Before coming to Cuba my thoughts about sex and the LGBT community in the country were based off what I read about other countries in the Caribbean. Not much discussion on safe sex practices, and prevalent homophobia and transphobia were my expectations. That was until our group visited CENSEX, the Cuban National Center for Sex Education. CENSEX is an organization advocating to teach safe sex practices and provide reproductive services to all Cubans whether they be gay, straight, bi, cisgender, or transgender. For instance they provide free condoms, and other reproductive services for the Cuban people. Listening to the spokesperson for CENSEX I found all of my preconceptions and blanket statements I had made about Cuba blown out of the water. In Cuba the government will provide free surgery for those seeking gender reaffirming surgery, and CENSEX works with trans individuals to help them find jobs where the work environment is not hostile to their gender identity. Additionally the spokesperson told us how marriage equality might be coming to Cuba soon with a referendum set for February.
Although she did concede that Cuba was not perfect and homophobia and transphobia were still problems, the fact that there was a whole organization set up to help LGBT Cubans was above and beyond what I expected. Later when we were allowed to explore the building for a bit I noticed portraits of trans women on display. In the United States that kind of positive visibility of trans women is not something I’m used to. It was a beautiful moment for me to see people that could be shunned in society being put on display through these beautiful portraits.
After lunch our guide Ana Elena took us to El Museo de Revolución, or the Museum of the Revolution. Going into this museum I knew I might learn something new or different about the Cuban Revolution, but I didn’t realize how differently Americans and Cubans view our shared history, or how that would hit me emotionally.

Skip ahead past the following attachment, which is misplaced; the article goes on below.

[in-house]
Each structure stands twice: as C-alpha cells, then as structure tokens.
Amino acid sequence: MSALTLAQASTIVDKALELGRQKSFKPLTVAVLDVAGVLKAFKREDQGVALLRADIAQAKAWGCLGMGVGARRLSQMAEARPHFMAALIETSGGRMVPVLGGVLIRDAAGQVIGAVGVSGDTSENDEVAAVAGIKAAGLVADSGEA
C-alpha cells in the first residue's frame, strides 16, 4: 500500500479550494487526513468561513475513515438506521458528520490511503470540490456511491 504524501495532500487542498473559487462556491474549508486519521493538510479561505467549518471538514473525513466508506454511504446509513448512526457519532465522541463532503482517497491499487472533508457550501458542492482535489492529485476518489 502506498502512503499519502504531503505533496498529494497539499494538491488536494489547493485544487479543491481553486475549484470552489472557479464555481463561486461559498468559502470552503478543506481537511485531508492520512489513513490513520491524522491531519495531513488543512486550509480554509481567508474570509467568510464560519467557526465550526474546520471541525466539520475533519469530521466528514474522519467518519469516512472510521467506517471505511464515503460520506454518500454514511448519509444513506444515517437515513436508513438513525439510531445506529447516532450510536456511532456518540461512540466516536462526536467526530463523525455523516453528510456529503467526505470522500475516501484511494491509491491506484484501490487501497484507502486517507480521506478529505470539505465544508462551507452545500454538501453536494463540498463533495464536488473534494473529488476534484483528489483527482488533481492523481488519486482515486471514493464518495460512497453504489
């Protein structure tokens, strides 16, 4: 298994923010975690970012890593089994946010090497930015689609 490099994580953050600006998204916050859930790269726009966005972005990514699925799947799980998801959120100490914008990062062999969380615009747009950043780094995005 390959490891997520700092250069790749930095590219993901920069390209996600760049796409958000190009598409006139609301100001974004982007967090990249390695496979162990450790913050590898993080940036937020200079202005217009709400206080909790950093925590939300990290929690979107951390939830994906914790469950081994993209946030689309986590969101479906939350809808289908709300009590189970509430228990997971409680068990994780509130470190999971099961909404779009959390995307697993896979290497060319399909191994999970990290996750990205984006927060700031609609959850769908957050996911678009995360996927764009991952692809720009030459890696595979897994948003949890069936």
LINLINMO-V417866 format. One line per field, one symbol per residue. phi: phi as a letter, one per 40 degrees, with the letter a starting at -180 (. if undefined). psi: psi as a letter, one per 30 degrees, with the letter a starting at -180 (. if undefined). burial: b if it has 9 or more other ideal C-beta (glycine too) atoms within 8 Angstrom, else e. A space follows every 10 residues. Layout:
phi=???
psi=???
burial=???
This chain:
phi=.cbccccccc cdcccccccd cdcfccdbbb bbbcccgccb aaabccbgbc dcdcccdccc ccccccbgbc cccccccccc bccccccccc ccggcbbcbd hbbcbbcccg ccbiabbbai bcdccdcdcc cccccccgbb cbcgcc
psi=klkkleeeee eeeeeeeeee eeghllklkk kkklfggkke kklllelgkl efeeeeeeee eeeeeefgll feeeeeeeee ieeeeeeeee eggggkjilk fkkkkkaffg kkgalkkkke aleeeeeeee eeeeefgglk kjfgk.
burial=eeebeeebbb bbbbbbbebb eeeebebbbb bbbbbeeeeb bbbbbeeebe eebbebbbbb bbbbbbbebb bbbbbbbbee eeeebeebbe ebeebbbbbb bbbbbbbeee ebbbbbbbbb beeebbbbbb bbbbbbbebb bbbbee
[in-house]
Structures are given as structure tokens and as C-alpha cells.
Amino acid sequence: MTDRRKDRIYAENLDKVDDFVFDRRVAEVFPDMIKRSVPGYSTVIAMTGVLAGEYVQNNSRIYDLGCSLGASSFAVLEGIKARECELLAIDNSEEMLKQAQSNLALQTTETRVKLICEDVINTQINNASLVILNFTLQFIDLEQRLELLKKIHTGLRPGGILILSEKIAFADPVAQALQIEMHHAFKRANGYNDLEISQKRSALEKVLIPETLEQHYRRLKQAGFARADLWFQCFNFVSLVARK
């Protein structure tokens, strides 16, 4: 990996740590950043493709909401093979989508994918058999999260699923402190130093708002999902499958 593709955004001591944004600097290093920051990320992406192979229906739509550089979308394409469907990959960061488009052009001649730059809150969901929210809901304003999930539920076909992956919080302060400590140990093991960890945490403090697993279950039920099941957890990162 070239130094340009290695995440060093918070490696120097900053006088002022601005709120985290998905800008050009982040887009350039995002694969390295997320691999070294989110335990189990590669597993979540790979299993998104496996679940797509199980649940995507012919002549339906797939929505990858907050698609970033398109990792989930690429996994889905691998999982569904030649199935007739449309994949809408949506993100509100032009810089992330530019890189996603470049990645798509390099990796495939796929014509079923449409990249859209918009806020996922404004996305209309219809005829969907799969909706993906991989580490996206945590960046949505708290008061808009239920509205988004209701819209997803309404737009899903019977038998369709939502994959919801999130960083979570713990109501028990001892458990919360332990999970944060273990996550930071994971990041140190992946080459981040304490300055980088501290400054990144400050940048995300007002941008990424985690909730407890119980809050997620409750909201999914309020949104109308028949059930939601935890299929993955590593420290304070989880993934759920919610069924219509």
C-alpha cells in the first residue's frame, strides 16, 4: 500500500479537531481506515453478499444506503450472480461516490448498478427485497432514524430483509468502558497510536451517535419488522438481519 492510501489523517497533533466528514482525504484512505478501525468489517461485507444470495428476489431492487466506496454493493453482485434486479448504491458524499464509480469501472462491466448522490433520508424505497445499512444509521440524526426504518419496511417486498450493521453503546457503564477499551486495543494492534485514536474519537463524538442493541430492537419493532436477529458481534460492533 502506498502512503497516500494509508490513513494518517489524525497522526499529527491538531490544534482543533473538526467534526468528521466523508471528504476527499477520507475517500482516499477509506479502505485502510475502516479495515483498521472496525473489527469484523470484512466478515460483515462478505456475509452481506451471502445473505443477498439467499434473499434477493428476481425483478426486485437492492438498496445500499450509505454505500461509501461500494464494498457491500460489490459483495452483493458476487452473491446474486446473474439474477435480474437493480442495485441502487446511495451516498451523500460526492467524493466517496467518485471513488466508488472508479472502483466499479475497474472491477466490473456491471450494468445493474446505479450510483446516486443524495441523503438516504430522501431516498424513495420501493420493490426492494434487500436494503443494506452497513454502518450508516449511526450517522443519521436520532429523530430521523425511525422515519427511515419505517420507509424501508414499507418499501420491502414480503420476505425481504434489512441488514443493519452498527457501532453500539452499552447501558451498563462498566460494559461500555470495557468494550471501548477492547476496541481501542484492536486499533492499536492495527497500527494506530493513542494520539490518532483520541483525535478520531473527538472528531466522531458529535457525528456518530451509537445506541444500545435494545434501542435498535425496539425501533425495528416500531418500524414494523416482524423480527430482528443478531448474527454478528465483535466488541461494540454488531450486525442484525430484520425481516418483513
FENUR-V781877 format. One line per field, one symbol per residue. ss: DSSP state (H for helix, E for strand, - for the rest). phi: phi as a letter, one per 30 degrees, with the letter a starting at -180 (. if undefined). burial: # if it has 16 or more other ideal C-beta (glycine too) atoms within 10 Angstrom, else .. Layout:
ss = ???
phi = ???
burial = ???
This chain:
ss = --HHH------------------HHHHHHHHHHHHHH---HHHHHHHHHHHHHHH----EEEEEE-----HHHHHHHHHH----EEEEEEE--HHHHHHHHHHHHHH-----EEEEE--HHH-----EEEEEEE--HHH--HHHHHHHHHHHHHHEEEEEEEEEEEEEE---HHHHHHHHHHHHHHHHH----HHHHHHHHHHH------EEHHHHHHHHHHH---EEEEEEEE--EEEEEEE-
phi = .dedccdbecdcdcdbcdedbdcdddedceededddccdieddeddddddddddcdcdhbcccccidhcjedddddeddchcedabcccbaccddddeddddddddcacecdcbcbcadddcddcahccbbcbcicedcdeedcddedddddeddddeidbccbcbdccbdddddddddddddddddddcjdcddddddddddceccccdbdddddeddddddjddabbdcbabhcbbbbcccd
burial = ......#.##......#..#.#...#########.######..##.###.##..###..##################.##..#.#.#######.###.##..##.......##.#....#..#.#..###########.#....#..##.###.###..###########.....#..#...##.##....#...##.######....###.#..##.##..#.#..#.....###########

Set in the old president’s palace, Cuba’s history of revolution was evident throughout the building. There were even bullet holes still left in the marble from a previous attack of students against the then president Fulgencio Batista. Walking through the museum I was struck by the grandeur of the former palace with its beautiful artwork, and marble pillars. Continuing through the museum I began to read the exhibits, and the information they presented about the revolution. For instance, after the revolution there was a subsequent mass migration of Cubans off the island, with the United States leading many of the programs. In the United States I had been taught children were fleeing the island through the Peter Pan Program due to their home becoming unsafe. However, in this museum the Peter Pan Program was described as a way the United States separated Cuban children from their families. Reading that was jarring to me on an emotional level. Realizing how different two countries could view the same event in history was never something I considered had real world implications.
This jarred feeling carried with me to outside the museum, where our guide showed us the 1962 display of a crashed U-2 spy plane that American Rudolf Anderson had piloted, and been shot down and killed in. The Cuban government refused to hand over Anderson’s body until the American government admitted to sending a spy plane to Cuba. For years neither government would budge, and Anderson’s body was kept in a morgue in Cuba. It was after this story that our guide Ana Elena said, “Your country has its problems, and my country has its problems too. I’m sure you can understand that despite its problems, I still love this country with all my heart as I’m sure all of you do too”. It struck me in that moment that even though our perception of history was disparate, and our countries might seem incredibly different at first glance, that we still shared the same pride for our respective countries.
Coming back from Cuba, this lesson has stuck with me. Often, we are taught the world is so much different from our own life in the United States, and in many ways it is. However, that pride for the place you call home, at least in Cuba, doesn’t seem all that different.